One week ago, I started taking Tremfya (guselkumab) for my psoriasis. The journey to taking that injection started months ago when I talked to my dermatologist about it. I then learned a lot more about its efficacy and safety at the American Academy of Dermatology meeting in Orlando in March.
I’m a bit stunned that I’ve already taken my first dose.
Tremfya received FDA approval in mid-July. I made a drop-in over lunch appointment with my dermatologist to get my prescription two weeks after. He prescribed it to me, but nothing happened for at least a week. I figured insurance held it up again, but turned out the medication hadn’t entered the pharmacy’s computer system.
After another two weeks passed I received a call from the UC Davis Health specialty pharmacy. I couldn’t believe insurance approved my taking Tremfya! They would ship it in a cooler pack on a Friday. I made an appointment the next Monday with the RN at the UC Davis Dermatology clinic to get training before injecting the first dose.
I appreciated the pharmacist from the specialty pharmacy going over all the pertinent details and preparing me for what to expect. Tremfya would be my first new biologic for a few years as I settled in with Enbrel (etanercept) even though it wasn’t as effective as I wanted.
First, she told me to continue taking cyclosporine until I saw my dermatologist next. Enbrel I would stop on the Thursday before the first dose.
Tremfya is injected with a pre-filled syringe with about 1 ml of fluid and a small half inch needle for the 100mg dose. I thought it would come with an injection pen like Enbrel, but not so. I have quite a bit experience with syringes from Enbrel pre-injection pen days. The dosing schedule is week zero, week four, then every eight weeks thereafter.
Next, I learned of some the potential side effects of Tremfya, such as headache, upper respiratory infection/colds, and injection site reactions. I felt relieved to know that patients generally tolerated the medication well, with no black box warnings on the insert.
As scheduled the Tremfya arrived in a box, which was in a box with a cooler in it. My daughter signed for the delivery. The label said that one dose cost $9995. Thank God for insurance, however much I might complain about them.
First Tremfya Dose
As Monday approached the excitement and anxiety for the first injection ramped up. My wife drove me to the dermatology clinic about thirty minutes from home in Sacramento. The appointment coincided with the solar eclipse, which I enjoyed through a hole in cereal box as we drove east.
I couldn’t sit still as we waited for the nurse to call me back. Questions raced through my mind: Would Tremfya work for me? Would I have an adverse reaction to it? Would the needle hurt going in? Would the syringe be difficult to use?
The nurse finally called me to a room where we set up the injection. She had a Tremfya training syringe ready for me to practice first without a needle. In the meantime, we allowed the medication to warm up to room temperature to minimize any pain I might experience from the injection.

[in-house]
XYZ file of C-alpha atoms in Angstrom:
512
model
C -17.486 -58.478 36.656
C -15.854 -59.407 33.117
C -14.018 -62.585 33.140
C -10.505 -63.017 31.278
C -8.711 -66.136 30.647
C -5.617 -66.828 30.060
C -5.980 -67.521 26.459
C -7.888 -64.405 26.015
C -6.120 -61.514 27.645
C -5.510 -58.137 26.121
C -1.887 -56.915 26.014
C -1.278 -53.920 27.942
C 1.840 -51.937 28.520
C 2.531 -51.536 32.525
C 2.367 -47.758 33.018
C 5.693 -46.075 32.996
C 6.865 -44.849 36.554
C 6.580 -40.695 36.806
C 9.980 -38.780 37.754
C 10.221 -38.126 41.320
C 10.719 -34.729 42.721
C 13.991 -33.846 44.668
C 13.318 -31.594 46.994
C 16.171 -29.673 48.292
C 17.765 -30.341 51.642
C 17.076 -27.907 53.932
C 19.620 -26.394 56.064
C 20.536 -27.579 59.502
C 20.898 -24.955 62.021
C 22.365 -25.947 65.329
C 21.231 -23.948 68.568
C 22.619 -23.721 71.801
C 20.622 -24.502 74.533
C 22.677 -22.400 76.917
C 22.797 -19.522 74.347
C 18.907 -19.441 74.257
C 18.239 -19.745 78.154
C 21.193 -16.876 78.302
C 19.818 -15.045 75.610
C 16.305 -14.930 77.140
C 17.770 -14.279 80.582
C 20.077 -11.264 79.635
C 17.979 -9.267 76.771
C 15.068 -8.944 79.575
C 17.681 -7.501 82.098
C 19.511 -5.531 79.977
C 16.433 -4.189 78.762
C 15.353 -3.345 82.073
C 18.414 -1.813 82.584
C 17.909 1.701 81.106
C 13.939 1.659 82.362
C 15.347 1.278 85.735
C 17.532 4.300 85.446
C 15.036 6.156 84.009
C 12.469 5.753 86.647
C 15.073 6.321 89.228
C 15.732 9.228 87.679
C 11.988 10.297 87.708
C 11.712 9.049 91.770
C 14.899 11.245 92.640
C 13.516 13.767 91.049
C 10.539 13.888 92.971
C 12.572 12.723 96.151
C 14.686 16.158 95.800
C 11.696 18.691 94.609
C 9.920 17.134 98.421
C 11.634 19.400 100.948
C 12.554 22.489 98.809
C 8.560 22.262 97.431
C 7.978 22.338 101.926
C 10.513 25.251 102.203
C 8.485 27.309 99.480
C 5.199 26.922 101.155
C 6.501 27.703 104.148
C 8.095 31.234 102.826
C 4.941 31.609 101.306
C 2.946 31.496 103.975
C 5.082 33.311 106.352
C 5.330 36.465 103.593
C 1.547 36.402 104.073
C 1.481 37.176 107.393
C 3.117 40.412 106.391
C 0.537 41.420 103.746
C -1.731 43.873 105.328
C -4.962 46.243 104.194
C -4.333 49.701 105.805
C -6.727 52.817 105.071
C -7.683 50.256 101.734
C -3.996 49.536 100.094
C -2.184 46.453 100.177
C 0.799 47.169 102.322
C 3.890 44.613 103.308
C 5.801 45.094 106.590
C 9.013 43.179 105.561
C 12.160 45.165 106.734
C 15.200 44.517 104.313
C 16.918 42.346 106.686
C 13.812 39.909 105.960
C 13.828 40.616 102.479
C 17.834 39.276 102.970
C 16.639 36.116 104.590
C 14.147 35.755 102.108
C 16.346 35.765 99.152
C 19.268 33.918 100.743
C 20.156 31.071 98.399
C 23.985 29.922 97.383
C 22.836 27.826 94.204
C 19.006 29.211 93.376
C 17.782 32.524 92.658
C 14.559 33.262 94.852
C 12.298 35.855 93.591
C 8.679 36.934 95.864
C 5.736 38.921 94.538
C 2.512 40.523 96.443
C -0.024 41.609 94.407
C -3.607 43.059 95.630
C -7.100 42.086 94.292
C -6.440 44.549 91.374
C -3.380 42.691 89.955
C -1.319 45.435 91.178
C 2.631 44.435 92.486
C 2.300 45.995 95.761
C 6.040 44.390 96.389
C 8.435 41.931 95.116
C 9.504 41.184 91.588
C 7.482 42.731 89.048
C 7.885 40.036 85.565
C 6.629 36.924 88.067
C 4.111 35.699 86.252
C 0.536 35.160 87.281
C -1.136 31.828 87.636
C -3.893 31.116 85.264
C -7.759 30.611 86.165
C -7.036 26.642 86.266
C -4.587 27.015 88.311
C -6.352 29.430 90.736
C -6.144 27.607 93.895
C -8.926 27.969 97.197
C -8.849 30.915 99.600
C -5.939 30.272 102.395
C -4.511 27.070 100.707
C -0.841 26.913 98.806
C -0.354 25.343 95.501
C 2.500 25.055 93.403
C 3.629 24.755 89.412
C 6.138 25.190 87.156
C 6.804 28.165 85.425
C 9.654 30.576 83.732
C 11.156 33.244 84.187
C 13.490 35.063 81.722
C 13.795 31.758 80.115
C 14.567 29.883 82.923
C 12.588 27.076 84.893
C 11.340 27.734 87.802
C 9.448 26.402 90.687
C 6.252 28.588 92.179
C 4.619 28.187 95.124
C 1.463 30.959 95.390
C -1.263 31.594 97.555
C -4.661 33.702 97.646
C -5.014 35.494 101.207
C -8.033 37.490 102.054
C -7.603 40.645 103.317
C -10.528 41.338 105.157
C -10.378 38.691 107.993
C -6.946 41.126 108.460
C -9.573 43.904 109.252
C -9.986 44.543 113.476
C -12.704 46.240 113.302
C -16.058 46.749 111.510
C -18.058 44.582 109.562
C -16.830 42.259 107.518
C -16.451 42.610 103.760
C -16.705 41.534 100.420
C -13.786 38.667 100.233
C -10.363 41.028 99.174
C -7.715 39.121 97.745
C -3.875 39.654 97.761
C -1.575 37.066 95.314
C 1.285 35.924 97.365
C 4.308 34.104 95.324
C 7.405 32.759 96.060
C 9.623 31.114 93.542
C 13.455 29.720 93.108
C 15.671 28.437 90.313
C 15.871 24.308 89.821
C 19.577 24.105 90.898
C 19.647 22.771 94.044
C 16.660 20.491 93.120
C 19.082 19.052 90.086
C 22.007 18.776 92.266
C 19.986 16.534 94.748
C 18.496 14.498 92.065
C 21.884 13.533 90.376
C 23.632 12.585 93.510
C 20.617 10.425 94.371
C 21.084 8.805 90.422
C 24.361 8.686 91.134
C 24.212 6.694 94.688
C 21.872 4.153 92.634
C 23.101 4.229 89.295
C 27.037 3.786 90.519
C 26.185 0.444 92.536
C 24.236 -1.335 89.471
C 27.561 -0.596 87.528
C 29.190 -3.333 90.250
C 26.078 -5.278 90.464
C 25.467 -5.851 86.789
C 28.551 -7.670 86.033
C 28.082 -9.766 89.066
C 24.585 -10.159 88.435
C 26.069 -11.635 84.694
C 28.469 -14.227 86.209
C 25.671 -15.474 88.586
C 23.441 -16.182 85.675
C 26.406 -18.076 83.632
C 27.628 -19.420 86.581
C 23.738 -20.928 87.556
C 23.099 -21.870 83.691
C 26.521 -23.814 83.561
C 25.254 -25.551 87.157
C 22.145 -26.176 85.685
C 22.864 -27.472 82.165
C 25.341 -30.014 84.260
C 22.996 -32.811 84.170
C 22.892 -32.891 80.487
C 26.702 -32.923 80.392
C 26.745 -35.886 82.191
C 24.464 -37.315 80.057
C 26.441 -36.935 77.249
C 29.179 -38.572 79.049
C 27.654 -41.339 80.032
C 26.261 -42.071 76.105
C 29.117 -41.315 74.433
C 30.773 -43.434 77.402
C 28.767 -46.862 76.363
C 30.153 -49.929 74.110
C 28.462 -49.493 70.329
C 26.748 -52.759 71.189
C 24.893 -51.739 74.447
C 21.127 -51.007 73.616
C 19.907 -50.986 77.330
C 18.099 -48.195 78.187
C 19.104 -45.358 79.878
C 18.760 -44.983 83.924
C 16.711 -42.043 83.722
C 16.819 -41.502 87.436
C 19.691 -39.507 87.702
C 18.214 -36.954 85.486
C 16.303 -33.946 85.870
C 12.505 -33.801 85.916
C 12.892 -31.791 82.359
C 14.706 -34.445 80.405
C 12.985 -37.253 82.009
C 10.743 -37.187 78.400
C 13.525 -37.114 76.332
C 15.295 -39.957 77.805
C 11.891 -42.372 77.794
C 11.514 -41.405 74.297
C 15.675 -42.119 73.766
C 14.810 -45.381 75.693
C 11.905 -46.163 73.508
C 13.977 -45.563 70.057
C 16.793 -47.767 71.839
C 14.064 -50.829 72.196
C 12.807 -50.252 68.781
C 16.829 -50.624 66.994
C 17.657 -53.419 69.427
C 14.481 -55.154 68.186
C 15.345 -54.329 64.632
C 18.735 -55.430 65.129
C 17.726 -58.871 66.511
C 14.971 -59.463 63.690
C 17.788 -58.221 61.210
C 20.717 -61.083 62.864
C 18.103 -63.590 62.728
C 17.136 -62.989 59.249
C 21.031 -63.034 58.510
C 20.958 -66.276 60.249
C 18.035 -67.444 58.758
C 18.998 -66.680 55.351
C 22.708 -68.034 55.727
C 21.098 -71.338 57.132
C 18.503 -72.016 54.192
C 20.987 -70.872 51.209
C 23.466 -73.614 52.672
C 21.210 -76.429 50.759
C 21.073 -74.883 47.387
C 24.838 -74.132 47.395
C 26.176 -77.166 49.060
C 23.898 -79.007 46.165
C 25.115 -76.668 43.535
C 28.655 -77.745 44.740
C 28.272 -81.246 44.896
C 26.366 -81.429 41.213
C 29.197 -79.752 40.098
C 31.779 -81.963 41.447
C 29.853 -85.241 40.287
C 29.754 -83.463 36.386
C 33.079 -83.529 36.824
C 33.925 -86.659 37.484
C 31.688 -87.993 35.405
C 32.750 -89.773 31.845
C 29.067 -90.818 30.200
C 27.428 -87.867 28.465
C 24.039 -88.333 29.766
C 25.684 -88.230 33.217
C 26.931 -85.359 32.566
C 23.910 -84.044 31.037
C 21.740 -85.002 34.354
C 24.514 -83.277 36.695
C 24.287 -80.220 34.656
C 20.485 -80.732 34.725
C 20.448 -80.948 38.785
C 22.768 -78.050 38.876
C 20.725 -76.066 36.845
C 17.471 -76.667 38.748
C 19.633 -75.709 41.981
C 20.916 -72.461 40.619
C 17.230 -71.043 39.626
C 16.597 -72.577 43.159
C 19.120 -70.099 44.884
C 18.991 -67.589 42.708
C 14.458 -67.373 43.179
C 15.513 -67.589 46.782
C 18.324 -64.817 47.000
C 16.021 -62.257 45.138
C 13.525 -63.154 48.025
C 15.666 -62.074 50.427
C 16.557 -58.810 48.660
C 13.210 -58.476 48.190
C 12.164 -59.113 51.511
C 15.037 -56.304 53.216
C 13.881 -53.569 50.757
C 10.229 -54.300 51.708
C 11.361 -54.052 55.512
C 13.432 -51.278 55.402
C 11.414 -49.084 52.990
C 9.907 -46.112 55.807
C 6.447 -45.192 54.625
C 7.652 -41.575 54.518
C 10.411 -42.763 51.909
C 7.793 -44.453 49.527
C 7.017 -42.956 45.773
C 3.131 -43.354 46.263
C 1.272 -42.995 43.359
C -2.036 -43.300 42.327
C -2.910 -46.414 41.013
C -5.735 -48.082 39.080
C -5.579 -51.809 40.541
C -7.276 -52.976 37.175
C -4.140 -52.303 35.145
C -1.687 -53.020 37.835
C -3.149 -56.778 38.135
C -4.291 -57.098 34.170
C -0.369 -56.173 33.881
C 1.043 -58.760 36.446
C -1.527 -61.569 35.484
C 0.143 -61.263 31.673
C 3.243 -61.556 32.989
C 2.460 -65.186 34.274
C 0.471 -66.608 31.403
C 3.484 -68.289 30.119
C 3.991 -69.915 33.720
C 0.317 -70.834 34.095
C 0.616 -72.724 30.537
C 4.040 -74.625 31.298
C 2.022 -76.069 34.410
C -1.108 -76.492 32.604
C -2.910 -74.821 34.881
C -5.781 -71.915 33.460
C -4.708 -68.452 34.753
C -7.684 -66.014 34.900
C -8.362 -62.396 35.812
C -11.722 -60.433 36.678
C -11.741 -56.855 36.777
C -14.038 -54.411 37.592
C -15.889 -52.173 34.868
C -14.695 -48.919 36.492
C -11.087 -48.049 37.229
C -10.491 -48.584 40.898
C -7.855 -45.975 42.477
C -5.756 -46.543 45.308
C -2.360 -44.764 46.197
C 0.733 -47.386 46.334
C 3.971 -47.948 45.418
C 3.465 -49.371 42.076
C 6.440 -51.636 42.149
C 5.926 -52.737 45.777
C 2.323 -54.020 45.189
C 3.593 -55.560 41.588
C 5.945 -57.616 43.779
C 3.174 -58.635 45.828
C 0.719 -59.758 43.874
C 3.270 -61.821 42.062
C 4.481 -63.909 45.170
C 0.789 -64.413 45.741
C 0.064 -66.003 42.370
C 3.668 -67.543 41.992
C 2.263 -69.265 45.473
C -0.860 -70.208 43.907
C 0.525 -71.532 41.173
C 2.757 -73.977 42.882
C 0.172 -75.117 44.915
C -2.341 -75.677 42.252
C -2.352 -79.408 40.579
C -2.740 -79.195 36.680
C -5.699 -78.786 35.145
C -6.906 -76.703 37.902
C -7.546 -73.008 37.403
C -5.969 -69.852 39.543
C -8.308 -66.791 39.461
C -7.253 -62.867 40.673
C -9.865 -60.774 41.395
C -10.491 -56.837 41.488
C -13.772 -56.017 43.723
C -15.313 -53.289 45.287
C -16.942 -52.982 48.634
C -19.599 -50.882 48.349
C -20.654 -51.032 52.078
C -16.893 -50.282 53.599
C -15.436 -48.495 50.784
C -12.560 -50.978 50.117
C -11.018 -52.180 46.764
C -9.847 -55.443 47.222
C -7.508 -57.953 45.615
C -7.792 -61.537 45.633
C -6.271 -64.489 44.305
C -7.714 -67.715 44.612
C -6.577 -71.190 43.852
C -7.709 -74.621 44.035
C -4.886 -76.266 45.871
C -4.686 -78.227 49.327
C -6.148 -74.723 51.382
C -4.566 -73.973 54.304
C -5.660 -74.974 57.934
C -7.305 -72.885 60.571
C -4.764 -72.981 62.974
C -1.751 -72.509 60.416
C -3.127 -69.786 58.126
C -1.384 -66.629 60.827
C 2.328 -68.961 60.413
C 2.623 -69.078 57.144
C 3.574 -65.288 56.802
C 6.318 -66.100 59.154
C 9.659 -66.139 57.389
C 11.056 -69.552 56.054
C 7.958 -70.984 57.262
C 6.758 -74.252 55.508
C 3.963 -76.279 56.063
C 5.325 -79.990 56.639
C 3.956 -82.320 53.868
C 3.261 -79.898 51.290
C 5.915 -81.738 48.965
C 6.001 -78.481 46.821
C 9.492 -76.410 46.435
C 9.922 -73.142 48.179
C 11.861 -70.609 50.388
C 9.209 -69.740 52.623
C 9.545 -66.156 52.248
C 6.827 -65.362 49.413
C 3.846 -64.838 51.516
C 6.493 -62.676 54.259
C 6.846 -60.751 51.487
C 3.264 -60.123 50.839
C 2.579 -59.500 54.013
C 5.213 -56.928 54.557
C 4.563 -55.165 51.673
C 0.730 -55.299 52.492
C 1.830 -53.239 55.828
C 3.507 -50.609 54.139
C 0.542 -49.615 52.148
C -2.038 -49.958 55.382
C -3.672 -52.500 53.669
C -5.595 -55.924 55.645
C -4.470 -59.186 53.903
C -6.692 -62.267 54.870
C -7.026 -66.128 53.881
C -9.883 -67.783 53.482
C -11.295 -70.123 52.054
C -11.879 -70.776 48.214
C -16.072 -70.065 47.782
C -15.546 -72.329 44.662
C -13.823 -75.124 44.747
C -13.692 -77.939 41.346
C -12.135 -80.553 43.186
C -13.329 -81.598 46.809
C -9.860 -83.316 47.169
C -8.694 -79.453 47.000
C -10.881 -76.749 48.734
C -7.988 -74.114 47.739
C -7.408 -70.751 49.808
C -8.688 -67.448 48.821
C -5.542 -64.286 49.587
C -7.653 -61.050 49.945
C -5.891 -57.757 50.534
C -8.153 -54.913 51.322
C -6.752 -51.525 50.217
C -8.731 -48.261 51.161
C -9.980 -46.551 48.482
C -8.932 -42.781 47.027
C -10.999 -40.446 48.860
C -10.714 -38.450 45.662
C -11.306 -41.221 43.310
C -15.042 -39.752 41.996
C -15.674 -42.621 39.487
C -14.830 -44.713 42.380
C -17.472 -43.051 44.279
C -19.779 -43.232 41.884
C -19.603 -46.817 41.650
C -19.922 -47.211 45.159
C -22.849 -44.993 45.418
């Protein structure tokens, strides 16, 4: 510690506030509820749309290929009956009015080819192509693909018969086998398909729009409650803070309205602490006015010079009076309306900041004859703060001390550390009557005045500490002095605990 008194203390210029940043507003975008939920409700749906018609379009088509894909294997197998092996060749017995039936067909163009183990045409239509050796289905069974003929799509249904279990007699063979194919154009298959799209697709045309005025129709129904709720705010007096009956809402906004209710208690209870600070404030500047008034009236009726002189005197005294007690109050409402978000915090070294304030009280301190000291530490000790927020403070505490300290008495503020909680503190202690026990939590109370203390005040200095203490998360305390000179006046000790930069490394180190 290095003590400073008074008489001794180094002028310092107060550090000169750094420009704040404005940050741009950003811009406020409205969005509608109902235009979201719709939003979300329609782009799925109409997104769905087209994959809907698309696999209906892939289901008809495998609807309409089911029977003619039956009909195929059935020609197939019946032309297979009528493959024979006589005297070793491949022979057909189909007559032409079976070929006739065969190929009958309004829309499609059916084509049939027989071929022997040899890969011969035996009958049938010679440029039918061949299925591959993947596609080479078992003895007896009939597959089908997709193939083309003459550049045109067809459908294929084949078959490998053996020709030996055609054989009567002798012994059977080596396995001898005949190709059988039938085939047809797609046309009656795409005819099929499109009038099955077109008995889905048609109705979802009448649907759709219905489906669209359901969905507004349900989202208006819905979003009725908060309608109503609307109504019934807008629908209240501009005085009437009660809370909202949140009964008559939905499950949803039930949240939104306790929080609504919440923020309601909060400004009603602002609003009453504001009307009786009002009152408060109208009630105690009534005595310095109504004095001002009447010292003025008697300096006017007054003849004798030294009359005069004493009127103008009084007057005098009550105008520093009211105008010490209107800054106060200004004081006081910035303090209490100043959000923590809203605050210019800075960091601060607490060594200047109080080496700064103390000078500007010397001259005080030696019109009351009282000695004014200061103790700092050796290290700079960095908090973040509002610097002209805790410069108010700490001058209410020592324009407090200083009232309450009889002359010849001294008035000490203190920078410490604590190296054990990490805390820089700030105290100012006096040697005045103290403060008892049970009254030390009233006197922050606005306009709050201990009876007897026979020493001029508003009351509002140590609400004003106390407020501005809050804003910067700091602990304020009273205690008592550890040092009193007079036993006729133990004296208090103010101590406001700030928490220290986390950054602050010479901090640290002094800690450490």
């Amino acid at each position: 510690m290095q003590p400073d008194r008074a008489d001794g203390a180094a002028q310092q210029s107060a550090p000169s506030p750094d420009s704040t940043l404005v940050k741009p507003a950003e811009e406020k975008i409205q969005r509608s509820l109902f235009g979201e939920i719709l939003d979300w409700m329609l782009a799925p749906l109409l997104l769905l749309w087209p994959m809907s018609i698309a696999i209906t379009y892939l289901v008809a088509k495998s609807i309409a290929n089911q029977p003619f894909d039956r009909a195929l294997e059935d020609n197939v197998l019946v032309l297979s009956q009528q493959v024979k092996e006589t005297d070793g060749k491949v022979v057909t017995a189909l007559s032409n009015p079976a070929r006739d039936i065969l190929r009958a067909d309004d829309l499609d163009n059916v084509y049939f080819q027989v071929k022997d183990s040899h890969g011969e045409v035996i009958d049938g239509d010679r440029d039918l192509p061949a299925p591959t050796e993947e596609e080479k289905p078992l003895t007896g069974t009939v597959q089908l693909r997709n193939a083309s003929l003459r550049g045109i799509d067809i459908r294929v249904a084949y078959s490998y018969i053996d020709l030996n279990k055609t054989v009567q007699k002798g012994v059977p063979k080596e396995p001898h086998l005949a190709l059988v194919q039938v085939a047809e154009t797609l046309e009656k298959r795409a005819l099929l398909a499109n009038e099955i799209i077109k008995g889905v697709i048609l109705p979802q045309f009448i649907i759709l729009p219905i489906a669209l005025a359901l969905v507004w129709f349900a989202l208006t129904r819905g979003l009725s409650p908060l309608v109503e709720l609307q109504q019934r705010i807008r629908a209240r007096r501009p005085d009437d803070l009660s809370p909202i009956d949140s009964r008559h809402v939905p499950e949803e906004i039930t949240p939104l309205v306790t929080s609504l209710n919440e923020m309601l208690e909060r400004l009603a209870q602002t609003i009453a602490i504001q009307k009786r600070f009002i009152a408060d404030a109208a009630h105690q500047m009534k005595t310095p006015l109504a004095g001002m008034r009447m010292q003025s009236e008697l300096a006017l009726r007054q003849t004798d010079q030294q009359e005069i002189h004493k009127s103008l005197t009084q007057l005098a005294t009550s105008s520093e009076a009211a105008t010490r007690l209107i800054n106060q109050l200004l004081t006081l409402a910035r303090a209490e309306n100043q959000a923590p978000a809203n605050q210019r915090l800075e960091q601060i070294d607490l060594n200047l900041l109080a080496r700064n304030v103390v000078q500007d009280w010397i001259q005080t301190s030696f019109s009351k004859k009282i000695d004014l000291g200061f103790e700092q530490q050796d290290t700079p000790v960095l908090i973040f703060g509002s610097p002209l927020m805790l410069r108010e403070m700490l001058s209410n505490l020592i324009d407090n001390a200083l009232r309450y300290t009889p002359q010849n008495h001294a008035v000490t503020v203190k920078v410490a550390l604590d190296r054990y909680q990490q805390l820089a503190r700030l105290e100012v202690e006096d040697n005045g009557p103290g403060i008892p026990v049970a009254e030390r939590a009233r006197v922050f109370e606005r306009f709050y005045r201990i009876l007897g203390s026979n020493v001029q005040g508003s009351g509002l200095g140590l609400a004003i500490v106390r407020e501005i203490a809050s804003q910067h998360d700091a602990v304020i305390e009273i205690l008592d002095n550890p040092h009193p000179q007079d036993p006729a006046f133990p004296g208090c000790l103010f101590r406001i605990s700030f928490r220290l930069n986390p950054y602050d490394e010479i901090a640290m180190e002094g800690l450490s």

Then the nurse taught me how to swirl the alcohol wipe from the inside out. She told me to inject in my thigh, but I felt more comfortable injecting in my stomach. She instructed me to sterilize a larger area so I wouldn’t worry about finding the exact site on my stomach.
The springs on the syringe felt different than the Enbrel where I needed to pull the medication into the syringe and push out bubbles. I pinched a portion of my stomach then injected it smoothly in. I pushed down the plunger slowly as she counted down from ten—twice. Once I finished the injection the needle sprung back as the plunger locked in place.
No pain. No blood. Easy. It took less than a minute for that first dose to get in my system just under my skin (subcutaneously).
For the next hour, I sat in the surgical dermatology waiting room as the nurse checked on me every fifteen minutes. I felt some light headedness, headache, and blurry vision—not sure if the medication, the anxiety of the buildup to the injection, or lack of food ultimately caused me to feel that way.
One Week After Taking Tremfya
During the next week, I checked my skin nervously to look for any changes. After some research, and talking to my doctor, I learned that I probably would not see any good response with my psoriasis for at least a few weeks with response rates starting to plateau around ten weeks (though still increasing for some weeks after).
Through more reading, I did learn that the half-life of Tremfya is about 15-18 days, and that the peak concentration would be about 5.5 days. I also found a paper in the New England Journal of Medicine on phase 2 trial data with a chart showing the response rate of those in the trial. The response rate of the phase 3 trials I found soon after looked closely aligned to the phase 2 trials.
During the week, I did feel a bit more tired, and possibly catching a cold with a slight sore throat. But I can’t say for certain it is the medication causing these symptoms. So far, the eczema rashes I fear emerging as they did with a previous biologic haven’t. Knock on wood. The immune system is so complex.
My next injection is in three weeks. I’m looking forward to hopefully sharing good news about my experience with guselkumab.